Cross-Neutralizing and Protective Human Antibody Specificities to Poxvirus Infections

Iuliia Gilchuk, Pavlo Gilchuk, Gopal Sapparapu, Rebecca Lampley, Vidisha Singh, Nurgun Kose, David L. Blum, Laura J. Hughes, Panayampalli S. Satheshkumar, Michael B. Townsend, Ashley V. Kondas, Zachary Reed, Zachary Weiner, Victoria A. Olson, Erika Hammarlund, Hans Peter Raue, Mark K. Slifka, James C. Slaughter, Barney S. Graham, Kathryn M. EdwardsRoselyn J. Eisenberg, Gary H. Cohen, Sebastian Joyce, James E. Crowe

Research output: Contribution to journalArticlepeer-review

113 Scopus citations

Abstract

Monkeypox (MPXV) and cowpox (CPXV) are emerging agents that cause severe human infections on an intermittent basis, and variola virus (VARV) has potential for use as an agent of bioterror. Vaccinia immune globulin (VIG) has been used therapeutically to treat severe orthopoxvirus infections but is in short supply. We generated a large panel of orthopoxvirus-specific human monoclonal antibodies (Abs) from immune subjects to investigate the molecular basis of broadly neutralizing antibody responses for diverse orthopoxviruses. Detailed analysis revealed the principal neutralizing antibody specificities that are cross-reactive for VACV, CPXV, MPXV, and VARV and that are determinants of protection in murine challenge models. Optimal protection following respiratory or systemic infection required a mixture of Abs that targeted several membrane proteins, including proteins on enveloped and mature virion forms of virus. This work reveals orthopoxvirus targets for human Abs that mediate cross-protective immunity and identifies new candidate Ab therapeutic mixtures to replace VIG.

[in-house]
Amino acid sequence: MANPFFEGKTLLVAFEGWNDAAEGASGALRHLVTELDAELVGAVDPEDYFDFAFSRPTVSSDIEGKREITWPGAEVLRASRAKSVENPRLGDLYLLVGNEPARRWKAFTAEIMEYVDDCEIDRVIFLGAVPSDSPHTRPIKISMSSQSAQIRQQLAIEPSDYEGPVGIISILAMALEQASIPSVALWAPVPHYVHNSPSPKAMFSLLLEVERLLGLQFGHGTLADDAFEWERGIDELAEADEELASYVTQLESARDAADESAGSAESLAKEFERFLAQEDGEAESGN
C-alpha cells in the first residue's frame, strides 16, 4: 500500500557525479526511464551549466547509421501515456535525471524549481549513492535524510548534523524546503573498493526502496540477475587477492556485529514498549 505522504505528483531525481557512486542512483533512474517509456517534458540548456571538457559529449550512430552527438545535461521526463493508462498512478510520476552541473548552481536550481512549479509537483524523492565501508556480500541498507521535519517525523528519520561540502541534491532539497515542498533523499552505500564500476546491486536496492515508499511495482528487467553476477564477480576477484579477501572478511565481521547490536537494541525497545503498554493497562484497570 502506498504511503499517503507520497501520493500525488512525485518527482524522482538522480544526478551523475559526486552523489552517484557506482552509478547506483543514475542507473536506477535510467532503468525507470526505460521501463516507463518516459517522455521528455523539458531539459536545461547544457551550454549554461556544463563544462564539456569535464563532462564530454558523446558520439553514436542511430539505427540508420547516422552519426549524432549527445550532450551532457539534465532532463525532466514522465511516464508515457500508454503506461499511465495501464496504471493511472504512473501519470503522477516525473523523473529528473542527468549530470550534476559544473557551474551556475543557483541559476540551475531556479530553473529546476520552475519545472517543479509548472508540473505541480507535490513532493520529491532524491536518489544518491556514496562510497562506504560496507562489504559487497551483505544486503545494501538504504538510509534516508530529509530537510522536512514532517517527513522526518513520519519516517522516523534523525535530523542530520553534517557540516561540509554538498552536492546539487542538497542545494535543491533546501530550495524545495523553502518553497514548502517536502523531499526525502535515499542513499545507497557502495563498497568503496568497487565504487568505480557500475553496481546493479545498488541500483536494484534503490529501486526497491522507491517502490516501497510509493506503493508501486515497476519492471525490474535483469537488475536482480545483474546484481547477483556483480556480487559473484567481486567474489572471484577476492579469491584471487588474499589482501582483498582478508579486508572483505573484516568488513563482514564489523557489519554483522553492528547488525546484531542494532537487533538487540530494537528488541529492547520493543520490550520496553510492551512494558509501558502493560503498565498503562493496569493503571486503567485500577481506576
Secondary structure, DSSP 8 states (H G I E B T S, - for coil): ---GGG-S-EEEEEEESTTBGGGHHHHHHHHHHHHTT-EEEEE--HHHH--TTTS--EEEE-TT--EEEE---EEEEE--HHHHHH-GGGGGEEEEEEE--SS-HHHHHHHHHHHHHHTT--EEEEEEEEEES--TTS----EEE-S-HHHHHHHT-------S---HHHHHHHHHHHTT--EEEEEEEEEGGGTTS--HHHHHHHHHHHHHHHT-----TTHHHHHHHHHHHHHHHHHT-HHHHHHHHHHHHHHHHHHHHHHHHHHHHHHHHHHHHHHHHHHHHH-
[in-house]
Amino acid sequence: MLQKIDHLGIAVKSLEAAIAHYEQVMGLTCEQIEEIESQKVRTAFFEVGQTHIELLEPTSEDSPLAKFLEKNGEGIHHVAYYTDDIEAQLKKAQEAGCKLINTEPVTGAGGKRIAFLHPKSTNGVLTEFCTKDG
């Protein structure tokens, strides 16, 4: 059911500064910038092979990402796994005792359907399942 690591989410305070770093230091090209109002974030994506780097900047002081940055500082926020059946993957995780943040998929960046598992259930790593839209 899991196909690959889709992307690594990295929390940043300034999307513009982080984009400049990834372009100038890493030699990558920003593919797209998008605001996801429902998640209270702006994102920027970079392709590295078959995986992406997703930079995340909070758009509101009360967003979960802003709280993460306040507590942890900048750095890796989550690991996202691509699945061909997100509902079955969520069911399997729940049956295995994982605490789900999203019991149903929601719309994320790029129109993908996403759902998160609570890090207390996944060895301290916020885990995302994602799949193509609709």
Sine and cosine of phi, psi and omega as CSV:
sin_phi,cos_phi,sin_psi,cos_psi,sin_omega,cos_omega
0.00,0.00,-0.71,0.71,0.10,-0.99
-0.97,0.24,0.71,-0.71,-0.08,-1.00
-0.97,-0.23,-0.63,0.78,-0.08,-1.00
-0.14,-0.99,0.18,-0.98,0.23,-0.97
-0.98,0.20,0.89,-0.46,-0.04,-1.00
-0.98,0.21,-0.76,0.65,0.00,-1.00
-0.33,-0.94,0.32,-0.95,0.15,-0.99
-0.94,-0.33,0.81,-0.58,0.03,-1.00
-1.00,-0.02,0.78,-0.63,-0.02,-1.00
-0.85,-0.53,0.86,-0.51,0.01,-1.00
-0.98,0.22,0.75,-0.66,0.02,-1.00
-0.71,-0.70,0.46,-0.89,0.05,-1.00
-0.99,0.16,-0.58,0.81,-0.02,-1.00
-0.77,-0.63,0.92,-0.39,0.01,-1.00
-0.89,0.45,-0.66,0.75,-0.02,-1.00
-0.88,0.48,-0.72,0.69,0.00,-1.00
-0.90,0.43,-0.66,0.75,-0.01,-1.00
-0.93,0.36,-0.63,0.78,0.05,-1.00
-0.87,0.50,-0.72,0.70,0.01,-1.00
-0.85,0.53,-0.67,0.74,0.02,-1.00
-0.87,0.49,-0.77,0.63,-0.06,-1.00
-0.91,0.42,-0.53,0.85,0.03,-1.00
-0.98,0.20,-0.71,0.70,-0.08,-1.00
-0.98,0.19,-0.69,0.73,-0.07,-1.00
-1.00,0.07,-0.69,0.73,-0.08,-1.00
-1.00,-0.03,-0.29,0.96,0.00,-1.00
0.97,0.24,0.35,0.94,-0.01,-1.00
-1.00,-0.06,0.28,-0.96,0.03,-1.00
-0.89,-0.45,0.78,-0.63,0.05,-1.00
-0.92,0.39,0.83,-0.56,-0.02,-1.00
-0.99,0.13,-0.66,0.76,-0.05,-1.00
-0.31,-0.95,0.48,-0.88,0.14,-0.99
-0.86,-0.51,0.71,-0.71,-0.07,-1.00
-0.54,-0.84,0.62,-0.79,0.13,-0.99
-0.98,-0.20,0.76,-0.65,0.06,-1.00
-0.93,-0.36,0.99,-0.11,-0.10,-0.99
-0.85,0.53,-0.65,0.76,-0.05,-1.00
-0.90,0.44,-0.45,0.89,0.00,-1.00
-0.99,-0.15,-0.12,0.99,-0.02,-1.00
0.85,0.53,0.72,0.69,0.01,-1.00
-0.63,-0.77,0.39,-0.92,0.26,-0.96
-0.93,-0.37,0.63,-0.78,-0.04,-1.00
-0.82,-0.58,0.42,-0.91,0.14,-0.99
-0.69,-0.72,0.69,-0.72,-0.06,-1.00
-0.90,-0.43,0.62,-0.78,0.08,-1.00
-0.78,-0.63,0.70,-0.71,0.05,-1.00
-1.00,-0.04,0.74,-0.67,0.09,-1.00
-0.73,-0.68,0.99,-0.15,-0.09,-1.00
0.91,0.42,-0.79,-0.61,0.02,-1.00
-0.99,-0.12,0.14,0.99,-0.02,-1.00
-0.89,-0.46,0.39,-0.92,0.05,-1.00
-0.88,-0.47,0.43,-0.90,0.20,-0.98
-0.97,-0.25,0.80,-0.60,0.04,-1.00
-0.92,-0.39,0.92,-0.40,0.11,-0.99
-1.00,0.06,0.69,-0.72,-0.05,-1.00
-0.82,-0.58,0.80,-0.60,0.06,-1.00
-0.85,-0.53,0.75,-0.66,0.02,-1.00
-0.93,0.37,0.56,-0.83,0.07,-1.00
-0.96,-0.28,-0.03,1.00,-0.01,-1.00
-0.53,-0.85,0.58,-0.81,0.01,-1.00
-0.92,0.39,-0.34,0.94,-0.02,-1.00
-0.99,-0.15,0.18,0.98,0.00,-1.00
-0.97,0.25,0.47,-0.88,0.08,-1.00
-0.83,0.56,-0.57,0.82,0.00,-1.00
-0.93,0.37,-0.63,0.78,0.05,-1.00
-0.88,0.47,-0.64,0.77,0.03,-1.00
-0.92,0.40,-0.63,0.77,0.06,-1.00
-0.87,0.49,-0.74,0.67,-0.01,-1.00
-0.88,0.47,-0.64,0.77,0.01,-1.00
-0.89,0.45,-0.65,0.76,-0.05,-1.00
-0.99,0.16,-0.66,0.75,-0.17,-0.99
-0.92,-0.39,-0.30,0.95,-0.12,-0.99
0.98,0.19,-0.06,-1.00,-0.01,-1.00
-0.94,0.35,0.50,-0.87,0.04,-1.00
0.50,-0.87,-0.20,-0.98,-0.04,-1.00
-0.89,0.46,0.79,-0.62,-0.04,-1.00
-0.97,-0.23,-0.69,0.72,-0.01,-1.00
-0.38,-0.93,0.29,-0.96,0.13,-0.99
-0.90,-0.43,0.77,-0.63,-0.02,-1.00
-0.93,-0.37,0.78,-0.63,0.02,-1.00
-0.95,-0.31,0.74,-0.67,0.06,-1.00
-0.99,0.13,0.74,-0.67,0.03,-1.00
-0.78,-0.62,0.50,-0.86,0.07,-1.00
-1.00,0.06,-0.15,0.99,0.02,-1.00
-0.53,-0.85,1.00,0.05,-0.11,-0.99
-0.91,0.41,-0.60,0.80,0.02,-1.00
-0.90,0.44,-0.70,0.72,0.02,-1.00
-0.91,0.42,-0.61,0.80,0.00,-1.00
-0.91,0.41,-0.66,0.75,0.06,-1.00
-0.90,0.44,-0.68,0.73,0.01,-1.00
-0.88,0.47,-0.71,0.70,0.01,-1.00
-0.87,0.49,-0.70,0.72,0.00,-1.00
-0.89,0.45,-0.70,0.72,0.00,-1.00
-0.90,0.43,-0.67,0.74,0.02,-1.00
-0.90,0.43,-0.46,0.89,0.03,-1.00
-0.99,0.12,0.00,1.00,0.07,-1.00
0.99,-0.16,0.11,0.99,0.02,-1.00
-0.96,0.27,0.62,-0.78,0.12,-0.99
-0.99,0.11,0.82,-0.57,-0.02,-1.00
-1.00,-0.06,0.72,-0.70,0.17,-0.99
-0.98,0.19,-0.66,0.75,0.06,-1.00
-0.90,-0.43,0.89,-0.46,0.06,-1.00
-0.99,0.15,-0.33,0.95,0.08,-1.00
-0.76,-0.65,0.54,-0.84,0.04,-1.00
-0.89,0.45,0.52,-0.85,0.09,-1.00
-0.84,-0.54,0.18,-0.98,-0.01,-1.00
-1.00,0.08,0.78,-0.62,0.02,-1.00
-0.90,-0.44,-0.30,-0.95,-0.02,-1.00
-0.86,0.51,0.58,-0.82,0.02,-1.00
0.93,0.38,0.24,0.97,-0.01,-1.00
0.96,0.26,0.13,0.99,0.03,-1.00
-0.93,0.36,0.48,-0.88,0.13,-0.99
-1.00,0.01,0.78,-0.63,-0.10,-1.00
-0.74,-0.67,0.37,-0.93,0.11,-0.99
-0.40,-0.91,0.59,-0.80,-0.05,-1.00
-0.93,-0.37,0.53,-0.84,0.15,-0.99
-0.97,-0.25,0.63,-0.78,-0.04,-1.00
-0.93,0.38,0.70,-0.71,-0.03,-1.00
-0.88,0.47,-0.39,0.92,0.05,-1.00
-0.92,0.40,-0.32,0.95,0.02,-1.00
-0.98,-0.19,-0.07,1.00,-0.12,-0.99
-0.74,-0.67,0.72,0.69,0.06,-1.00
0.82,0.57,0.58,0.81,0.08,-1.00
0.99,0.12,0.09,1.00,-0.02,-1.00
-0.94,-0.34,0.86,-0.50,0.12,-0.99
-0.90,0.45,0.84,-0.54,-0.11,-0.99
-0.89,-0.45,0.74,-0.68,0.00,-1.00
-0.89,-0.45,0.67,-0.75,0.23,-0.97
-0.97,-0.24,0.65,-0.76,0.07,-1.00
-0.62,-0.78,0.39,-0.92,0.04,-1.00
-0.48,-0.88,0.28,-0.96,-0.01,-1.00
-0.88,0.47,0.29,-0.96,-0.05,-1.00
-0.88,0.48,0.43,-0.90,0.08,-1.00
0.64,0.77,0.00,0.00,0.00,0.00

Original languageEnglish (US)
Pages (from-to)684-694.e9
JournalCell
Volume167
Issue number3
DOIs
StatePublished - Oct 20 2016

Keywords

  • antigen specificity
  • cross-neutralization
  • human monoclonal antibodies
  • poxvirus infections
  • protective immunity
  • smallpox vaccine

ASJC Scopus subject areas

  • General Biochemistry, Genetics and Molecular Biology

Fingerprint

Dive into the research topics of 'Cross-Neutralizing and Protective Human Antibody Specificities to Poxvirus Infections'. Together they form a unique fingerprint.

Cite this